A lead-in baffle 101 extends in front of the retard roll 93, and serves both to guide paper into the nip, and to prevent undue wear of the retard roll by sheets fed from the top of the stack by the nudger wheel.
The feed clutch remains energised (i.e. the feeder mechanism continues to operate) until paper is sensed by a microswitch located about halfway around the outer guide 4 (FIG. 1). Paper whose leading edge has reached this microswitch is under the control of takeaway rolls that drive the sheet until its leading edge engages registration fingers at the exit of the outer guide 4.
The surface speed of the feed belt 92, at the interface with the retard roll 93, is approximately 120% faster than the machine process speed, but due to friction losses between the belt, paper and retard roll, the paper speed is approximately equal to the process speed. The friction losses are not, of course, constant, since they tend to vary with paper weight, size and surface finish.
In order to obtain a constant speed through the feeder, two drive rolls 102 are carried by shaft 96 on either side of drive pulley 97. Once paper comes under the influence of these rolls, the paper is pulled through the feeder and driven at a constant speed to the takeaway rolls.
To reduce the risk of a "flat" being worn on the retard roll during operation, the retard roll is advanced by 15 tray carriage is lowered. This happens, for example, when the front door is opened, during such operations as paper replenishment or jam clearance. A suitable pawl (not shown), which is arranged to move each time the tray carriage is lowered, cooperates with ratched gear teeth 103 moulded on the hub of retard roll 93. Each motion of this pawl causes it to advance the ratchet by one tooth, thereby advancing the retard roll.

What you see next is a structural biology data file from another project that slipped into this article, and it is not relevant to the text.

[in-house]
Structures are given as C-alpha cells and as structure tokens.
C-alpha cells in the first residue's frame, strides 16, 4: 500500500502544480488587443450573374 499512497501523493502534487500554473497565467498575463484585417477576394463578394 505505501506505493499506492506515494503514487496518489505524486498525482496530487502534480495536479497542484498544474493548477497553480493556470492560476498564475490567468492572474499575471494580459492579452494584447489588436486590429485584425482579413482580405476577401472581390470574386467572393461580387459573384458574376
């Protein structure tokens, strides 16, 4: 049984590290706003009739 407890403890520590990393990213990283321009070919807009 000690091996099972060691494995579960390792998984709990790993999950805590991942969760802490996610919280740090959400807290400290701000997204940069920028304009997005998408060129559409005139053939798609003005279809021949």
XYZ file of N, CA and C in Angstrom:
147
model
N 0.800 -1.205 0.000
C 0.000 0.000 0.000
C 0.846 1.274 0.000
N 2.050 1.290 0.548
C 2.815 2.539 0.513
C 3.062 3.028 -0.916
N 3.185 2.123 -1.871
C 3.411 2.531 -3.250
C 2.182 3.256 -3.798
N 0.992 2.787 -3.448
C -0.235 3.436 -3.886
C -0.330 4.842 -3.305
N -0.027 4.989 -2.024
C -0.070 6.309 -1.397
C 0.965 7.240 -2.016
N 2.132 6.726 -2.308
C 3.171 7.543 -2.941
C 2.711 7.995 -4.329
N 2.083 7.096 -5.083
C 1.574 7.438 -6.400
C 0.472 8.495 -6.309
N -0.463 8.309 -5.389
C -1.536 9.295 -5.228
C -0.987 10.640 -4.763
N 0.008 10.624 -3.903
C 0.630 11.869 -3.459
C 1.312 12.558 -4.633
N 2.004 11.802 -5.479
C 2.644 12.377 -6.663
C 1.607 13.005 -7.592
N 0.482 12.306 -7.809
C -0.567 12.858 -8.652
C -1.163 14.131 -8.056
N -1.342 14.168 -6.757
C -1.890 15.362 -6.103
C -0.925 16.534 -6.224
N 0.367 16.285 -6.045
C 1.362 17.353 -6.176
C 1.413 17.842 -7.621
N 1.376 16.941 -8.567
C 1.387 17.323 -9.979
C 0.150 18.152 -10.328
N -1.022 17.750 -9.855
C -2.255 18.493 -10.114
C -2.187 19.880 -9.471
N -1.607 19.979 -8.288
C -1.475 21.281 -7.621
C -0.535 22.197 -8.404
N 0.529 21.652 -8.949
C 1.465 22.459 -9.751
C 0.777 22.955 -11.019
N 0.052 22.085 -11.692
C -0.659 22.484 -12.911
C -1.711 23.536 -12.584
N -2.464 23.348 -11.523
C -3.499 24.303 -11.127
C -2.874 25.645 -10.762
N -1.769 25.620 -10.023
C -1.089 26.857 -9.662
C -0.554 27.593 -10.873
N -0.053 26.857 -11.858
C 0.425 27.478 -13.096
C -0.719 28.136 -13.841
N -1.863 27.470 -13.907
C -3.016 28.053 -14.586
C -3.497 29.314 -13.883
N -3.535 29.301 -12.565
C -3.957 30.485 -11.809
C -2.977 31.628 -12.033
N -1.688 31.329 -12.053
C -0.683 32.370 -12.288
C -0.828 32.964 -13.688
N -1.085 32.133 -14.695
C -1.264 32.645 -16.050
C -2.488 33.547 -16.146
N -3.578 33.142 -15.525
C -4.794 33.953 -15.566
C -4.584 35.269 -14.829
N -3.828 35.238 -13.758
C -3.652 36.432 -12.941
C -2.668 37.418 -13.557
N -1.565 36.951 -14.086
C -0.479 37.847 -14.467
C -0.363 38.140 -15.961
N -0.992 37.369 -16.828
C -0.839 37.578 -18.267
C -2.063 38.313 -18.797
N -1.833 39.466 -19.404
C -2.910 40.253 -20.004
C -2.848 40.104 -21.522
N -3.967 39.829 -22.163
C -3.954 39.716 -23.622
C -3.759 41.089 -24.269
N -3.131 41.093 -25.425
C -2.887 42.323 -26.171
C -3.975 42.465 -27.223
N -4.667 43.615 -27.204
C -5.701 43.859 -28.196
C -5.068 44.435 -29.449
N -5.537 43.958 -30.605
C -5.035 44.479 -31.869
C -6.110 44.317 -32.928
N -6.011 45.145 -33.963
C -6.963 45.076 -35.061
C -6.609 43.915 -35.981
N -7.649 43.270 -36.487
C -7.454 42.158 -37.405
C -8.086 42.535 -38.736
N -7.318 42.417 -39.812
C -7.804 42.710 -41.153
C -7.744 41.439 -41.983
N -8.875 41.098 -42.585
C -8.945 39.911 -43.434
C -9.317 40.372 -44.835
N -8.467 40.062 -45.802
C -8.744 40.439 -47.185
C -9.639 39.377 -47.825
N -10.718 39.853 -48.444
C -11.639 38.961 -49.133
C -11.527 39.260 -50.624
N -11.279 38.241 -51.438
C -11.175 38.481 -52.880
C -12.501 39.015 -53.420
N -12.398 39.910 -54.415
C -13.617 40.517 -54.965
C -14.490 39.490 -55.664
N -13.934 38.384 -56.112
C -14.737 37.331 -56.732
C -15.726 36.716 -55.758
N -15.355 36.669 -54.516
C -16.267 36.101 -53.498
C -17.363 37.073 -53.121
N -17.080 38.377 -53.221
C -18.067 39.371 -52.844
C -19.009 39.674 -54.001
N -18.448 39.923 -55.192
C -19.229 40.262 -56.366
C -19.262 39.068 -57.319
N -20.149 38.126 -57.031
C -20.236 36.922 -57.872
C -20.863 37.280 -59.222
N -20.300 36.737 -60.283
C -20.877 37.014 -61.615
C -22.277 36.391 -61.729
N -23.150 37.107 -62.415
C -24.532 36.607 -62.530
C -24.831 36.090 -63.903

Although the apparatus of the invention has been described as having two paper trays, the invention herein applies equally to the case where there are three or more paper trays. In these circumstances, all the trays except the lowermost tray need to be of the kind referred to above as the main tray, i.e. of the kind including a sub-frame and a tray mounted for left-to-right movements across the sub-frame. Furthermore, the lowermost tray (of any number of trays) need not necessarily be of the kind described above as the auxiliary tray. It, too, may be of the same kind as the main tray, with a tray slideably mounted on a sub-frame.
Frictional feeder devices other than the retard feeder described above may be used, for example, frictional feed rollers.
Other objects and features of the invention will become apparent from the following description of a preferred embodiment with reference to the accompanying drawings.
FIG. 1 is a schematic side elevation of the essential elements which form the sheet path of paper sheets fed through a xerographic copying machine which incorporates the sheet feeding apparatus of the invention;
FIG. 2 is an exploded perspective view of the sheet tray assemblies of the apparatus of the invention, together with their carriage;
FIG. 3 is a partial perspective view of the rear portion of the carriage; and
FIG. 4 is a perspective view of a friction retard feeder suitable for use in the apparatus of the invention.